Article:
With a focus to counter China’s growing assertiveness in the Indian Ocean Region (IOR), the Indian Navy has conducted over a month-long drill, its largest military exercise ever – the Theatre Level Operational Readiness Exercise (TROPEX-21) – in Indian Ocean Region (IOR). The biennial exercise had commenced in early January 2021 involving all three Commands of the Indian Navy, the Tri-Services Command at Port Blair, and elements of Indian Army, Indian Air Force and Coast Guard that “aimed to validate its concepts of war-fighting across the entire spectrum of warfare,” according to the Indian Navy.
The exercise involving over 100 combatants practised various anti-ship and anti-submarine warfare scenarios simulating to take on the Chinese PLA’s Navy and Pakistan Navy weapon platforms in the IOR. The exercise witnessed live combat firings of missiles and torpedoes undertaken from warships, aircraft and submarines in complex multi-threat scenarios. TROPEX also saw several “firsts’’ including Indian Navy’s Long Range Maritime Reconnaissance aircraft Ilyushin (IL 38SD) successfully firing Combat Kh35E anti-ship missiles during the theatre-level exercise. “The Combat Kh35E missiles launched from the aircraft successfully hit and sank the target on January 31,” the Ministry of Defence (MoD) statement said.
“This reaffirms the Indian Navy’s capability to carry out long-range maritime strikes in the Indian Ocean Region, a capability that is central to meeting operational challenges and ensuring safe seas, secure coasts,” it said. The exercise was aimed at validating the Indian Navy’s Operational Philosophy across the entire spectrum of conflict-ranging from addressing low end sub-conventional challenges to high-end conventional threats.
China has stepped up its submarine and warship patrols in the Indian Ocean over the past few years as well as its surface naval presence. “The recently concluded naval war drill revisits our readiness and preparedness plans to validate the checks and balances in place for their (Chinese and Pakistani) Naval operations in IOR (Indian Ocean Region),” said Captain D K Sharma, former spokesperson of Indian Navy.
Meanwhile, as TROPEX was on, Pakistan test-fired a Nuclear-Capable Submarine Launched Cruise Missile simultaneous with Aman-2021 Naval Drills that commenced off the Karachi coast. The large attendance for Aman-21 reportedly includes China, Russia, NATO members and the US was billed as a coup by Islamabad. While the exercises are also seen as a “project to build a positive image”, not much is achieved on-ground as compared to Malabar exercises last year between India, Japan, Australia, and the US – the Quad grouping.
China’s growing presence at sea and expansionist policies across land and maritime frontiers have been extended to the Indian Ocean under a collusive arrangement with Pakistan. China’s naval presence in the Indian Ocean, which began as a steady trickle in 2008, with deployments of warships for anti-piracy operations in the Gulf of Aden, has steadily grown to a permanent presence with at least three to four warships in the region at any given time.
Occasional forays of Chinese submarines in the waters of the Bay and Bengal and the Arabian Sea have also complicated the naval equations in the region. In January 2020, the strategic nexus between China and Pakistan achieved a new milestone when the navies of China and Pakistan completed their sixth bilateral naval exercise, titled ‘Sea Guardians-2020’, in the northern Arabian Sea.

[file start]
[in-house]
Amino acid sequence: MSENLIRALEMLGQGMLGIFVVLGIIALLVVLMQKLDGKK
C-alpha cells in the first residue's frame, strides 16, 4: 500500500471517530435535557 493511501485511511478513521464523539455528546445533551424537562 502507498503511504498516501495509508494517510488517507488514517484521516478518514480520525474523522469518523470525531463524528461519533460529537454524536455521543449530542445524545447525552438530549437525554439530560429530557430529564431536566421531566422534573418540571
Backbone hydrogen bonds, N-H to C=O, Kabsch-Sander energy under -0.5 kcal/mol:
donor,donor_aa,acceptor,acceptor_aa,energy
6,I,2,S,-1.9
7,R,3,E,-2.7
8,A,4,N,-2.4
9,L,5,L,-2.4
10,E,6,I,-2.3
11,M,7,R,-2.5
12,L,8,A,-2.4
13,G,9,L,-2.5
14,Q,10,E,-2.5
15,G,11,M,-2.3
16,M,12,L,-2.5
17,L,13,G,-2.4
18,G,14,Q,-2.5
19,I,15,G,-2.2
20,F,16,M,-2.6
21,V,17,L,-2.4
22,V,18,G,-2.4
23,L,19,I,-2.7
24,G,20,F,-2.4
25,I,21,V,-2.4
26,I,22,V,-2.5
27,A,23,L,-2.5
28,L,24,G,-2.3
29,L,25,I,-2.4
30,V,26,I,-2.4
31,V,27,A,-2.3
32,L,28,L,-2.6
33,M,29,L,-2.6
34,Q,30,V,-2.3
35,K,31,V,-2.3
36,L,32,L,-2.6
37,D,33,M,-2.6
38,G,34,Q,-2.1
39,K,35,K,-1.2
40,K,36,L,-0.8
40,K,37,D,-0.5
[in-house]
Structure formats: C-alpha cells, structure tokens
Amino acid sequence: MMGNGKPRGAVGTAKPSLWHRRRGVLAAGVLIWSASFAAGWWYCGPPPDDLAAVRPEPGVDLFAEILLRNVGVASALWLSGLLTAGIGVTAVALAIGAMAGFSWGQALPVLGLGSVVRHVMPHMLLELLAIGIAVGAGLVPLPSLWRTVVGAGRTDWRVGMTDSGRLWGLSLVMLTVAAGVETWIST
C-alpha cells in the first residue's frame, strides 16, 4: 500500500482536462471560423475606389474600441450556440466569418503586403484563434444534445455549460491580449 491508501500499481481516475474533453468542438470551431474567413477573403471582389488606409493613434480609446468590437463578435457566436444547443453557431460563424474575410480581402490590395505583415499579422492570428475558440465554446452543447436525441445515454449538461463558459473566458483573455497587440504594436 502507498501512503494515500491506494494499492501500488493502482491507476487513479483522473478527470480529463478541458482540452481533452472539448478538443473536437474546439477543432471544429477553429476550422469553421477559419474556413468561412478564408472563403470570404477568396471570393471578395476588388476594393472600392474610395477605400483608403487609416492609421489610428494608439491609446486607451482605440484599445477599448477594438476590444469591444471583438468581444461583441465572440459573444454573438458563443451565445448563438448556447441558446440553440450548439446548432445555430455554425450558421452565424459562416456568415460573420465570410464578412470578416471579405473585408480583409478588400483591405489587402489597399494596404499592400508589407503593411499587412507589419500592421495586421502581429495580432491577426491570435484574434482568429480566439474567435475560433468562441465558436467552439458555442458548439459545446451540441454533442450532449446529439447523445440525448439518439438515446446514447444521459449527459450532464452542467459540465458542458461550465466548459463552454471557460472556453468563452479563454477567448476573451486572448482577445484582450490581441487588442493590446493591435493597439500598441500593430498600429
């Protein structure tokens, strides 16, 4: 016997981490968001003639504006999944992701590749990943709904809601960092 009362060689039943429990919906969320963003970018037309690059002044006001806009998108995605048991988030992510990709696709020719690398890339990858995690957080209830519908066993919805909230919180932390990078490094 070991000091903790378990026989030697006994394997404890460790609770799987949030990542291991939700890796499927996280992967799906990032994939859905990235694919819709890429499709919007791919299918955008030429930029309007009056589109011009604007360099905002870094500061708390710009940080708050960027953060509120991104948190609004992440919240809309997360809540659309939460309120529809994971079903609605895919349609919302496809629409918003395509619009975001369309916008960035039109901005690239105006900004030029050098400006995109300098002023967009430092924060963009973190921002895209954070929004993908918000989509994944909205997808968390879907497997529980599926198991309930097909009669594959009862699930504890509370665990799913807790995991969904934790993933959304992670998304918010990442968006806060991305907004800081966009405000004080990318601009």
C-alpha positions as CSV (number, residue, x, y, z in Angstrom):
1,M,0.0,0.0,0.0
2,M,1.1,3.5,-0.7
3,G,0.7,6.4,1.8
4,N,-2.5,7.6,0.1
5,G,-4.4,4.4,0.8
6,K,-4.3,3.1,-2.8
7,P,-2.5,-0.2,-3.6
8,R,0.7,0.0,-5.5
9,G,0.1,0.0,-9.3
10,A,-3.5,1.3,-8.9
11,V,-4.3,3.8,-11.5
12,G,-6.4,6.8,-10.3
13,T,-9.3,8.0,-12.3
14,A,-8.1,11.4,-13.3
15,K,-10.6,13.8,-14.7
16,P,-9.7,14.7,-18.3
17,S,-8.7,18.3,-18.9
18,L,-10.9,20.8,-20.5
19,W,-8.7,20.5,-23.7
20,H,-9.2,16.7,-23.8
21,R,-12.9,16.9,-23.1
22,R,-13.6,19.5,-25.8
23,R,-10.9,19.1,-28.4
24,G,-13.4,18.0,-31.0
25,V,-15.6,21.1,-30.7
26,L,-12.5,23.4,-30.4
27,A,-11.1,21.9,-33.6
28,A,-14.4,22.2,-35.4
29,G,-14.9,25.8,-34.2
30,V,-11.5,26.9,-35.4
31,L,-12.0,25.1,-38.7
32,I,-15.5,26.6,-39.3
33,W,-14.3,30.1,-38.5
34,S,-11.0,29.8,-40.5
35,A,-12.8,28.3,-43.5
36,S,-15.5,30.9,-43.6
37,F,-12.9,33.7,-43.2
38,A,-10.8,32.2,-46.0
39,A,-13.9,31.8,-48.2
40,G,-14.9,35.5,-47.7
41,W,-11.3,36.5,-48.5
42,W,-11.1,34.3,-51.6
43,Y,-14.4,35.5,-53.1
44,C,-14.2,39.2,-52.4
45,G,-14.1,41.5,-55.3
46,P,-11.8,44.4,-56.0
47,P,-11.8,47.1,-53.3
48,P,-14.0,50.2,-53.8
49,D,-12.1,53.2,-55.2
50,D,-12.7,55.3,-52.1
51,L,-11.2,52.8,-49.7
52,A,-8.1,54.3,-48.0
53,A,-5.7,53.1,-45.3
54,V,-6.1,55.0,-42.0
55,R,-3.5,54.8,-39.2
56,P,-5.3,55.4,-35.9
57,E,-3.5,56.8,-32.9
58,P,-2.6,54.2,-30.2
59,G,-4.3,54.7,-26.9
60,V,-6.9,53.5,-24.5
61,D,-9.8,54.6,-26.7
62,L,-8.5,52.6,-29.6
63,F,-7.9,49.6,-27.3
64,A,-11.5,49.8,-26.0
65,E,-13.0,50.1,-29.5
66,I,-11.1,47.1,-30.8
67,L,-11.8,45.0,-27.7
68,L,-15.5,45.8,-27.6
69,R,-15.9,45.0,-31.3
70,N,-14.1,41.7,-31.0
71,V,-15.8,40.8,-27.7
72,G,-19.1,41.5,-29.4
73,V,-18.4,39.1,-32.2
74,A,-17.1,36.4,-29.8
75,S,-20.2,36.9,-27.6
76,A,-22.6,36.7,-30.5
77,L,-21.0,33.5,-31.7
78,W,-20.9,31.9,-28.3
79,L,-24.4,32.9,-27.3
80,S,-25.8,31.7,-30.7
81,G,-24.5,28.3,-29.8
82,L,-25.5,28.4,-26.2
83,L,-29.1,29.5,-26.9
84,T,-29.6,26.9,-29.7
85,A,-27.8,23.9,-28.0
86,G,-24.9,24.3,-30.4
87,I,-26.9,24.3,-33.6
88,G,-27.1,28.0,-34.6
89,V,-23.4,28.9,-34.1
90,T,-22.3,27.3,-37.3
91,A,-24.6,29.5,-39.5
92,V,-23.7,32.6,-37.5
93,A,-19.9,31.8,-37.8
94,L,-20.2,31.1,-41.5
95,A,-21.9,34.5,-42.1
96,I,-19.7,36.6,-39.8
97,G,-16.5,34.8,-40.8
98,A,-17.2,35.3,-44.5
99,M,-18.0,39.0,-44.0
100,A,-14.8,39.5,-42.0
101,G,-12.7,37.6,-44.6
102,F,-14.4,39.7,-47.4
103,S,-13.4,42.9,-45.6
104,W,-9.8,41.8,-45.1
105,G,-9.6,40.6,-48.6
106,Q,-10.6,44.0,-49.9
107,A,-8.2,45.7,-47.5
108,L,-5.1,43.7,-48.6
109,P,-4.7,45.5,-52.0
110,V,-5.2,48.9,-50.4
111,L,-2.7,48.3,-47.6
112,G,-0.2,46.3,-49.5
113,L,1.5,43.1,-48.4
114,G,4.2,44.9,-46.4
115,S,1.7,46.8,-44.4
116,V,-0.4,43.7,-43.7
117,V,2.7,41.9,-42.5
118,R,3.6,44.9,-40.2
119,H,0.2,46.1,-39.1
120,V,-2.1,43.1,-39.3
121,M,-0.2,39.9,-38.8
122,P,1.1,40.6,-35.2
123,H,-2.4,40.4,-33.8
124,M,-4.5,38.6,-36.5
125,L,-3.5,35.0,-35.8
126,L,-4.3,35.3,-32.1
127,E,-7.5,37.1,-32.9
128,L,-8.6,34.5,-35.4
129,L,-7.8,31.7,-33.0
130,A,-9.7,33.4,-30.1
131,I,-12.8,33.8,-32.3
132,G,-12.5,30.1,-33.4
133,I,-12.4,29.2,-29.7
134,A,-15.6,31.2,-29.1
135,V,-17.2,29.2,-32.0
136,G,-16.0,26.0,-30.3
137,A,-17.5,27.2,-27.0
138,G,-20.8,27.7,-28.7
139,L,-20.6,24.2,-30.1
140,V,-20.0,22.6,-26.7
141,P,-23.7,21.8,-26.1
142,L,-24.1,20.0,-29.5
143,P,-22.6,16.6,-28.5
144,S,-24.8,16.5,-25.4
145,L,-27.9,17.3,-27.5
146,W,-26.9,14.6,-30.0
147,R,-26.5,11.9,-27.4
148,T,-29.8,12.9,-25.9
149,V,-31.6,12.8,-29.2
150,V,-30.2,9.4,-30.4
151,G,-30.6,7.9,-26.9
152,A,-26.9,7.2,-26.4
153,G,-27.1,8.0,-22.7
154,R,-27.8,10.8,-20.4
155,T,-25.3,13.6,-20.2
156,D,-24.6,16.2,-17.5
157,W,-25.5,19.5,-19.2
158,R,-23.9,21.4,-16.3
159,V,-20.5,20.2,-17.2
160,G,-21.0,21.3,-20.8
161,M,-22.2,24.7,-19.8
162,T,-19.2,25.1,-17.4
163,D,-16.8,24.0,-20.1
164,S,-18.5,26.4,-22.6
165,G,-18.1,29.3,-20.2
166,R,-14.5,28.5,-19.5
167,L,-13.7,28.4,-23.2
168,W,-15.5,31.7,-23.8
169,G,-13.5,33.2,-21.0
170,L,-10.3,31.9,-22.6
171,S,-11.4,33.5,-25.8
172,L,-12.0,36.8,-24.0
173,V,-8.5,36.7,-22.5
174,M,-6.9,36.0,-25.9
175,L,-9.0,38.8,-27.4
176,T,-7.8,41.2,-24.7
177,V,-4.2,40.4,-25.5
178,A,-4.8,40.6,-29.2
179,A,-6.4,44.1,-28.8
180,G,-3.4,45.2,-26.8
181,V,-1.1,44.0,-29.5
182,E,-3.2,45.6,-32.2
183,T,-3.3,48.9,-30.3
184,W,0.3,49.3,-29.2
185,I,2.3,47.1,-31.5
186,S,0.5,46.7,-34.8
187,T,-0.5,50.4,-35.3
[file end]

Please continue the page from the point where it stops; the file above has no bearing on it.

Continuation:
TROPEX-21 assumes great significance amid a threatening security scenario and as India’s role increases in the IOR and the Indo-Pacific. This exercise was also aimed to validate the coastal defence set-up of the country, a Navy spokesperson said.
While India pursues a robust maritime policy, its expanding involvement in the region is attracting attention from its littoral neighbours through interactions and engagements in maritime cooperation and by creating strategic opportunities. India has become more active in the disputes over the Indian Ocean Region, and has been a vocal asset for the freedom of navigation and open trade in the IOR and has advocated for the peaceful resolution of disputes between China and its neighbours because India sees its maritime security as a domain of major concern with China’s growing influence amongst the ASEAN nations and in the IOR.
The Indian Ocean is increasingly becoming a stage of rivalry between India and China, while India becomes a preferred security provider for its littoral countries it can’t be the case with China for the nations in the Southeast Asia region. China’s contentions in the IOR are to protect its sea lines of communication through the Straits of Malacca, and the Hormuz Straits. The Hormuz Straits account for 40 per cent of China’s oil import and the Straits of Malacca accounts for 82 per cent of China’s oil import, popularly known as the ‘Hormuz-Malacca Dilemma’ and that is the reason why China is attempting at encircling India by building a string of naval bases to surround India’s neighbours and various neighbouring island states.
In the Indian Ocean’s geopolitics, the contest for strategic space has got hotter with China’s revisionist calculations resonating with Islamabad’s diabolical ambitions. The TROPEX exercise was a clear message to China and Pakistan of its nefarious design in keeping with the theme of being a ‘Combat Ready, Credible and Cohesive force’ in the India Ocean Region.
By Ravi Shankar